PERS Solution #1 – Reinstate employee contributions to support the PERS pension plan
Almost all public employee retirement plans in the U.S. require employees to share in the cost of financing their pensions. But not Oregon PERS.
As the above table shows, Oregon is 50th of the 50 states when it comes to employee support for their pension plans. (The only reason that Oregon shows even a tiny bit of employee contributions above is because judges in Oregon contribute 6% to their PERS pensions.)
In most public pension plans, employees contribute an average of 6% of pay to help pay for their pensions.
But Oregon ended this requirement in 2003, when the legislature shifted employee contributions of 6% of pay from the pension plan to a supplemental retirement savings plan. As a result, the full cost of the pension plan was shifted to public jurisdictions and their taxpayers.
Redirecting the 6% employee contributions to support the pension plan will cut in half the coming cost increases that will otherwise fall to taxpayers.
What the legislature did in 2003 was a cost shift from employees to employers. It seemed like a good idea then, since this shift ended the infusion of funds into the expensive Money Match accounts for pre-2003 employees (money match is a benefit option that was intended to protect a small number of employees in the 1970’s but ended up producing large additions to the basic pension benefit beginning in the 1990’s). But, while saving money in one way (by reducing the growth of the Money Match benefit), it raised costs for employers in another (by forcing them to take on the full cost of the pension benefit and adding a second benefit program to the basic pension plan).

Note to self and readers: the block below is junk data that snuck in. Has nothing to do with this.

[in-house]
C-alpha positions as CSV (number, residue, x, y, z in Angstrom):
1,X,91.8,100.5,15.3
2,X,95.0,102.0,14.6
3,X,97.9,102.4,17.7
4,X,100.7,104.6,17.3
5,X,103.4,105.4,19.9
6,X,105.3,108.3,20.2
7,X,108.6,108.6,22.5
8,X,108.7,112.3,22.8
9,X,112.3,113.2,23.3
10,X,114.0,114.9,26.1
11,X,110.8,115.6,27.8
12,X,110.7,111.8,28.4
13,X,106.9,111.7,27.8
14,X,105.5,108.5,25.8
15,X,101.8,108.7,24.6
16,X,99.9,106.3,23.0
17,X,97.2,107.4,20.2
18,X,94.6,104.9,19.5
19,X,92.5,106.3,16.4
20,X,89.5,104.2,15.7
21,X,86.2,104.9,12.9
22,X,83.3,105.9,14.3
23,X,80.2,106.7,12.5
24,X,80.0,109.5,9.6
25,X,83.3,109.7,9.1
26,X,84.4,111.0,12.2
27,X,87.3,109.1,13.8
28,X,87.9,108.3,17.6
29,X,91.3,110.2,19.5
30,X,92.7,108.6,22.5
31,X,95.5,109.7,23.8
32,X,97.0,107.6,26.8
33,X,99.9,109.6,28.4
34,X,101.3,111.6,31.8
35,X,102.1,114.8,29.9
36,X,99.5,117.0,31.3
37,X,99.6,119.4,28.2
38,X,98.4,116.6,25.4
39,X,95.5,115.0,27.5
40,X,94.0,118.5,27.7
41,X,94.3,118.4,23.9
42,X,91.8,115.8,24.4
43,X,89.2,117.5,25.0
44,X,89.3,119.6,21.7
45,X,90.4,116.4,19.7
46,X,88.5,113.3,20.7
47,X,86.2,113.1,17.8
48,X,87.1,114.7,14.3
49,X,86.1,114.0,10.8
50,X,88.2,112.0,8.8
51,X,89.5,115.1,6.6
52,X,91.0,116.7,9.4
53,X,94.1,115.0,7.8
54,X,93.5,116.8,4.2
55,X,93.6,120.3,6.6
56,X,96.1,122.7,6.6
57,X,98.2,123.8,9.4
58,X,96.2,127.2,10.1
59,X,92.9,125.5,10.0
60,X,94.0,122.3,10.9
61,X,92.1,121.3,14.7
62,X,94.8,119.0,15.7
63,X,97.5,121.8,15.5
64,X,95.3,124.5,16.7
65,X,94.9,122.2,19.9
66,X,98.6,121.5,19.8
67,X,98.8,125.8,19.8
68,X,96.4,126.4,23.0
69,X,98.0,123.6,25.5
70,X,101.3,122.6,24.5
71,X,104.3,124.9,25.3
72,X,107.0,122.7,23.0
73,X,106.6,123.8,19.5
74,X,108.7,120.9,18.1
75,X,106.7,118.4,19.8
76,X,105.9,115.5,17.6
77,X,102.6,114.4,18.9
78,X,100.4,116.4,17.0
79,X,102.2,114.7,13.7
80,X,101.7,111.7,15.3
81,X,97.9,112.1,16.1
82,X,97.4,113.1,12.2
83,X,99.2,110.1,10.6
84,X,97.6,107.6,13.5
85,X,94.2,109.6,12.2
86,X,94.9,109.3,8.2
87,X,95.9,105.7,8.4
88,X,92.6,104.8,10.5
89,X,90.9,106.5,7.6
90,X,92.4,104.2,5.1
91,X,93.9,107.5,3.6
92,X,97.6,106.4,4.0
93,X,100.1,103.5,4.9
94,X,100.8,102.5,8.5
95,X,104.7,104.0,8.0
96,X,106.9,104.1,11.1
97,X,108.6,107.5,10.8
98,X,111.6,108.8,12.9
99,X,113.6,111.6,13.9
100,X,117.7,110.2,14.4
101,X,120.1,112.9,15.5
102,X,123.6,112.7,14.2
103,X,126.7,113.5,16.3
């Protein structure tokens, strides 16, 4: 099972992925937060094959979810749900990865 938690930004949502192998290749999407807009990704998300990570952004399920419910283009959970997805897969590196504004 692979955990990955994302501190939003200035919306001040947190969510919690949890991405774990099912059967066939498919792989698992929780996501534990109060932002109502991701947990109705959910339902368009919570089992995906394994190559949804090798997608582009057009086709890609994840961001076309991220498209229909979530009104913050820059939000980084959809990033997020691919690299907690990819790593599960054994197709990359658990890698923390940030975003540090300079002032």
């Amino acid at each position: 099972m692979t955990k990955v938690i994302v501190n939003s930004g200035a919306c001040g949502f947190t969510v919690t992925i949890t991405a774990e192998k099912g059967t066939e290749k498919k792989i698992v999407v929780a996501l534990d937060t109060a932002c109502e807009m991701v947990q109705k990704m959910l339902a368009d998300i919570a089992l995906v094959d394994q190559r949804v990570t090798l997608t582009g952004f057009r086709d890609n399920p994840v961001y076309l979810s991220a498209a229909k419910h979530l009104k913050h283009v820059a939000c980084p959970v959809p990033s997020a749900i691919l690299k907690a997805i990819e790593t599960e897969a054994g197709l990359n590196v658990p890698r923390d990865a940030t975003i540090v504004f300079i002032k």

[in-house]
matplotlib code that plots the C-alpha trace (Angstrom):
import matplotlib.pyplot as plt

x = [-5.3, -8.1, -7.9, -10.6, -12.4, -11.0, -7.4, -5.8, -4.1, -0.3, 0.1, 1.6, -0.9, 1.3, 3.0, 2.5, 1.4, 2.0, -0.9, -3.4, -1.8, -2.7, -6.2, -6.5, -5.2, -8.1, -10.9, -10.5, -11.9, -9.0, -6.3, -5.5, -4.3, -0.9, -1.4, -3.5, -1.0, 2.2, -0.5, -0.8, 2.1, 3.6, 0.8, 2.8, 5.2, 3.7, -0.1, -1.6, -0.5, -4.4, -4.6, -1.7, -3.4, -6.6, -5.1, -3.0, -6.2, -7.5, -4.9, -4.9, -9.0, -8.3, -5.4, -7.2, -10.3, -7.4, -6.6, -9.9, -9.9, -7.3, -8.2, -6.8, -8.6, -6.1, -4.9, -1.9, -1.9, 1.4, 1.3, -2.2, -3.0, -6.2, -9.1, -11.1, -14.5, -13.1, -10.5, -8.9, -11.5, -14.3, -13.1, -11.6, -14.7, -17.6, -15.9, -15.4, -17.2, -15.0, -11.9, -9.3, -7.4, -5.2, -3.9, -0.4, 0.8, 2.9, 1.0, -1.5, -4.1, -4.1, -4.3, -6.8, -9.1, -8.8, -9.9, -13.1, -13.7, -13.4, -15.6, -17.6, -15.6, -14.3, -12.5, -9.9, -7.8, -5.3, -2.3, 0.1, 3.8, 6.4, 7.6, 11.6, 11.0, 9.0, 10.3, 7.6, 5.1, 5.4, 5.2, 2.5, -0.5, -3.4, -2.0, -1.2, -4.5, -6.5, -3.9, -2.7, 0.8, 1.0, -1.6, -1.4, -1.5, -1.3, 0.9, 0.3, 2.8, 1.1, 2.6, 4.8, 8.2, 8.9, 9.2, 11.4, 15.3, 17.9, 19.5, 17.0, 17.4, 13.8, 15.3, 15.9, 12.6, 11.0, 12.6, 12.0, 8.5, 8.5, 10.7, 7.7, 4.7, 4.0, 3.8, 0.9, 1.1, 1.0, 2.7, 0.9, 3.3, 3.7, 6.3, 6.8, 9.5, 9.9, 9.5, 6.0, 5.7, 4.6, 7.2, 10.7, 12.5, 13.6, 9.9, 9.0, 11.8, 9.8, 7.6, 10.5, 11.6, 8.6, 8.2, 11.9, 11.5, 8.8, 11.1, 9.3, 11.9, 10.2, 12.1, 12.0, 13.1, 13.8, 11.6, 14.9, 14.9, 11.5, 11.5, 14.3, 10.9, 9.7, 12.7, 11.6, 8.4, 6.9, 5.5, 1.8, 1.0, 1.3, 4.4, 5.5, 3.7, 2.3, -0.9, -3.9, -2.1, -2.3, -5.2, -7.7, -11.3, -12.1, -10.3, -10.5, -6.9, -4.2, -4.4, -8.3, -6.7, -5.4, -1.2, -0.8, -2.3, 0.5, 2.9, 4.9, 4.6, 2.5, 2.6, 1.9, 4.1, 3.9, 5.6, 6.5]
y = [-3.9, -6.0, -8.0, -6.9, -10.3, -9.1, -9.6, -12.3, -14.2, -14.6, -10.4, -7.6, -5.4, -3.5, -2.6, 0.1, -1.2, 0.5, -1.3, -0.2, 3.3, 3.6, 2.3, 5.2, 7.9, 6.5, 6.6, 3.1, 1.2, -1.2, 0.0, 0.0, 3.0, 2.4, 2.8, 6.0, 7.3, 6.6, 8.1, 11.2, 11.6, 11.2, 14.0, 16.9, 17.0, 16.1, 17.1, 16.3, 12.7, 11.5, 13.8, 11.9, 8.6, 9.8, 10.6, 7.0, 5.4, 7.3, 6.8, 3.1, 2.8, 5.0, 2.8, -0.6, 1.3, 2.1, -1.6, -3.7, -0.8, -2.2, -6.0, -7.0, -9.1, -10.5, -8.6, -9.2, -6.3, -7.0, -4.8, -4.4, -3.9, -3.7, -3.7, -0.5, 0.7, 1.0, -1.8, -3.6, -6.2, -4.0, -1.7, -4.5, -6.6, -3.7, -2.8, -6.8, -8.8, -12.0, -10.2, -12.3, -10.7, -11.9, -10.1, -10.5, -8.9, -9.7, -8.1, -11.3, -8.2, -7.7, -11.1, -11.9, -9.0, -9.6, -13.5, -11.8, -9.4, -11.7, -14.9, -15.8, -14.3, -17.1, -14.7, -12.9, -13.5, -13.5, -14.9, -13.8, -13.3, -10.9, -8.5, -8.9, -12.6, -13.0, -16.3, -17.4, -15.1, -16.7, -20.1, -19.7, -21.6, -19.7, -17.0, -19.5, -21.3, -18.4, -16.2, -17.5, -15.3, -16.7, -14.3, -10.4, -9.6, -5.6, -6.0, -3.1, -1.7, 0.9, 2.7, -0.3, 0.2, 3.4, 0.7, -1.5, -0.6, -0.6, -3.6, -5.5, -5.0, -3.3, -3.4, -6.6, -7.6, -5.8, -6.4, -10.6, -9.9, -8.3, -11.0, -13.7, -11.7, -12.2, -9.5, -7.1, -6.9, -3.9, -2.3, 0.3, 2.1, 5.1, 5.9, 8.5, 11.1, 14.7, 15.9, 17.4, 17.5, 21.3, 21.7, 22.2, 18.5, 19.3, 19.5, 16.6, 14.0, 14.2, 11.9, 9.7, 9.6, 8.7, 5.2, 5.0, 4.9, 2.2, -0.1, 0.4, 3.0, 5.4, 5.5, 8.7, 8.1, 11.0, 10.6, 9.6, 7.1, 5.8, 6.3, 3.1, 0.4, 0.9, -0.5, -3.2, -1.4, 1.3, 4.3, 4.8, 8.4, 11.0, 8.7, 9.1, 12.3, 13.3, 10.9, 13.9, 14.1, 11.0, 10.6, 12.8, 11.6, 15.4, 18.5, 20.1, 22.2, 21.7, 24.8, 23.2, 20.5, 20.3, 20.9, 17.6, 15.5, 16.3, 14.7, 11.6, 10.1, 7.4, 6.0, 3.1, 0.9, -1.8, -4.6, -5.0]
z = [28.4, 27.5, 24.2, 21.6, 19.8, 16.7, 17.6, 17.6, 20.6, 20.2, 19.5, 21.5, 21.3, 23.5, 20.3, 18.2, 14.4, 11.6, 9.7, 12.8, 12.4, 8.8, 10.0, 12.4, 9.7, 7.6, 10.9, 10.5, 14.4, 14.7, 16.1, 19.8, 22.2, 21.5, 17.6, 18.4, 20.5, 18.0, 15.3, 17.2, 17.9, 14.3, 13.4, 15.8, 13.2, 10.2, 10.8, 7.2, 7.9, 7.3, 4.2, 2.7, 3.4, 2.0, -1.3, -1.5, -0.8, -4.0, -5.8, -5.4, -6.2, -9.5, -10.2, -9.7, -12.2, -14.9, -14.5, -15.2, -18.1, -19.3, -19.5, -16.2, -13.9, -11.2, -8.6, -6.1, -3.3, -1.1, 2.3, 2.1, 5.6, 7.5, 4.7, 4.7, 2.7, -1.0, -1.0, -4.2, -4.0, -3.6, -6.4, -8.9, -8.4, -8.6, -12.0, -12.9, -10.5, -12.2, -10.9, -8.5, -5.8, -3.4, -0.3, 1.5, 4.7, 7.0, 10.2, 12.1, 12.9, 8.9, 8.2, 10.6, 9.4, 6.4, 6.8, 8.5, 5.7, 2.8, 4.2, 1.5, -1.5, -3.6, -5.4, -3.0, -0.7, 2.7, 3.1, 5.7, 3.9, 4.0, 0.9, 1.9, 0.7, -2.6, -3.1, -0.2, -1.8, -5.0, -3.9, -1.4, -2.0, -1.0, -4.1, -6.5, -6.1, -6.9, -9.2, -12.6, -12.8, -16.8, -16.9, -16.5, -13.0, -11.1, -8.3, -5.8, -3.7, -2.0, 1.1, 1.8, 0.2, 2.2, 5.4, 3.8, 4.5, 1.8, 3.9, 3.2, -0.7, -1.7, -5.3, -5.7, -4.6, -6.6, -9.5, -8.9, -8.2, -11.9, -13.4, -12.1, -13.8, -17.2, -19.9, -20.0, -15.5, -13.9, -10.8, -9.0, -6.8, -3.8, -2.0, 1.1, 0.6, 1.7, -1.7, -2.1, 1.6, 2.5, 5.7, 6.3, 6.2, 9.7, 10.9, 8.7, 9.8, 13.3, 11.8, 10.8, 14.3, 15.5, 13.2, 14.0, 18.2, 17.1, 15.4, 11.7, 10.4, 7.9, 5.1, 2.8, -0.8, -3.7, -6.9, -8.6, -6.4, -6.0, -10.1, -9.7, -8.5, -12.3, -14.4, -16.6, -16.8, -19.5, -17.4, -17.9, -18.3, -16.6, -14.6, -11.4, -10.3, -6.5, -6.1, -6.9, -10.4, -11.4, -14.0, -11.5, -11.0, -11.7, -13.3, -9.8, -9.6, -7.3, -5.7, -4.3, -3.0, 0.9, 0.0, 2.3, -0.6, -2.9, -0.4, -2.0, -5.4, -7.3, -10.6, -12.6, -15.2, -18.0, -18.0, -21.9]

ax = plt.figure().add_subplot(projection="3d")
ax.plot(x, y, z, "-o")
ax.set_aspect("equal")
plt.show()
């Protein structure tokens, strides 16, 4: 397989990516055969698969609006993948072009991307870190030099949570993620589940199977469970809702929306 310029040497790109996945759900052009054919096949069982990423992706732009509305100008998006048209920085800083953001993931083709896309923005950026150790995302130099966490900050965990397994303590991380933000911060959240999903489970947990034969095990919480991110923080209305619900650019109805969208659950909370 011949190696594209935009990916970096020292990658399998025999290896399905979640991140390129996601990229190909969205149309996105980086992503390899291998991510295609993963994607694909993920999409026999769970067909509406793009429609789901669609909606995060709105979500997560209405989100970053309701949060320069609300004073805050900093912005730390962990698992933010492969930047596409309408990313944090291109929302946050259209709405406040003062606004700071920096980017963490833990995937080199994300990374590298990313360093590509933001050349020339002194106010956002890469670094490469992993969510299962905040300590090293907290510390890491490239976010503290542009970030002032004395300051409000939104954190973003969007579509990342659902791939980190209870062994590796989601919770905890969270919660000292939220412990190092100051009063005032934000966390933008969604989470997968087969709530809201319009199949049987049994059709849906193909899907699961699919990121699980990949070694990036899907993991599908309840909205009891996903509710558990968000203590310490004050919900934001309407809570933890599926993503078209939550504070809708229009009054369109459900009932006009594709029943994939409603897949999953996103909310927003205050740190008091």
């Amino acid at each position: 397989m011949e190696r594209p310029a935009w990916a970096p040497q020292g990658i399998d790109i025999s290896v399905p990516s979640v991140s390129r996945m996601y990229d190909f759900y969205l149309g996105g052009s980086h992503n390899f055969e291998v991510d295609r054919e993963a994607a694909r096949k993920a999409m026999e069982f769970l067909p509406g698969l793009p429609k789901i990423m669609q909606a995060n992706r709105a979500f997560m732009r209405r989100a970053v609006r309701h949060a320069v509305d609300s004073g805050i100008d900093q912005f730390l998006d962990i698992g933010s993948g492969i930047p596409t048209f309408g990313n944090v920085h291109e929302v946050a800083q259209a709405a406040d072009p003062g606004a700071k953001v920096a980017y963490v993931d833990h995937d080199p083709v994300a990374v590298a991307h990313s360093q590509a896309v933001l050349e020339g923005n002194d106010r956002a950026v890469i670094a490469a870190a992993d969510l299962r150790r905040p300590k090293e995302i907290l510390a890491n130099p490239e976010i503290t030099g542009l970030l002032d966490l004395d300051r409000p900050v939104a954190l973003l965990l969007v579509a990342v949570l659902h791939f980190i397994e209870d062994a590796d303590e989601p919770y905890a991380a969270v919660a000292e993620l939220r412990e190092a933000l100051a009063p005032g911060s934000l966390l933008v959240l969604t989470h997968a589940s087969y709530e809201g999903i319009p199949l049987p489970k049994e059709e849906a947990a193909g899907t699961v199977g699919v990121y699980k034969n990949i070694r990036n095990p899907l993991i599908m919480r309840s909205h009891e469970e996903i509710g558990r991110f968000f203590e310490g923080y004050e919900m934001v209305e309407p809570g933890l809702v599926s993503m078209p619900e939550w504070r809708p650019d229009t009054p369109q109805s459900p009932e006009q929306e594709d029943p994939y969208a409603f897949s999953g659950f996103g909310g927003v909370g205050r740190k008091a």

There’s a better way forward now. In 2015, the Oregon Supreme Court ruled that changes to the pension plan can be made on a going forward basis. That includes changes to the Money Match program. So the same correction to the growth of Money Match accounts can be accomplished now without shifting costs to public employers and their taxpayers. Simply reinstate the 6% employee contribution to the pension plan, but apply those contributions to help pay for the basic pension benefit, not to inflate the Money Match benefit.
Reinstating the 6% employee contribution to the pension plan won’t affect employee paychecks by even one dime. The 6% that they or their employers are paying now to the separate retirement savings plan (See Solution #5) can be redirected to cover their 6% contribution to the pension plan. This would be done prospectively, for future contributions, so that all funds accumulated in the retirement savings plan would be maintained and protected.
Doing so will not reduce pension payouts, nor will it reduce any employee’s pay. But it will achieve more savings for public jurisdictions than any other single reform to the system – freeing up funds for increased staffing, expansion of needed services and meeting the rising costs of maintaining competitive salaries and other benefits.
PERS Solution #1 and the 2019 Legislature
There are three bills in the 2019 Legislature which incorporate the proposal to reinstate an employee contribution to the PERS pension plan. Each of these bills includes the idea of redirecting the 6% employee contribution to the retirement savings plan to cover the 6% employee contribution to the pension plan. They are:
(click the above links to view the legislation overview on Oregon Legislative Information System (OLIS))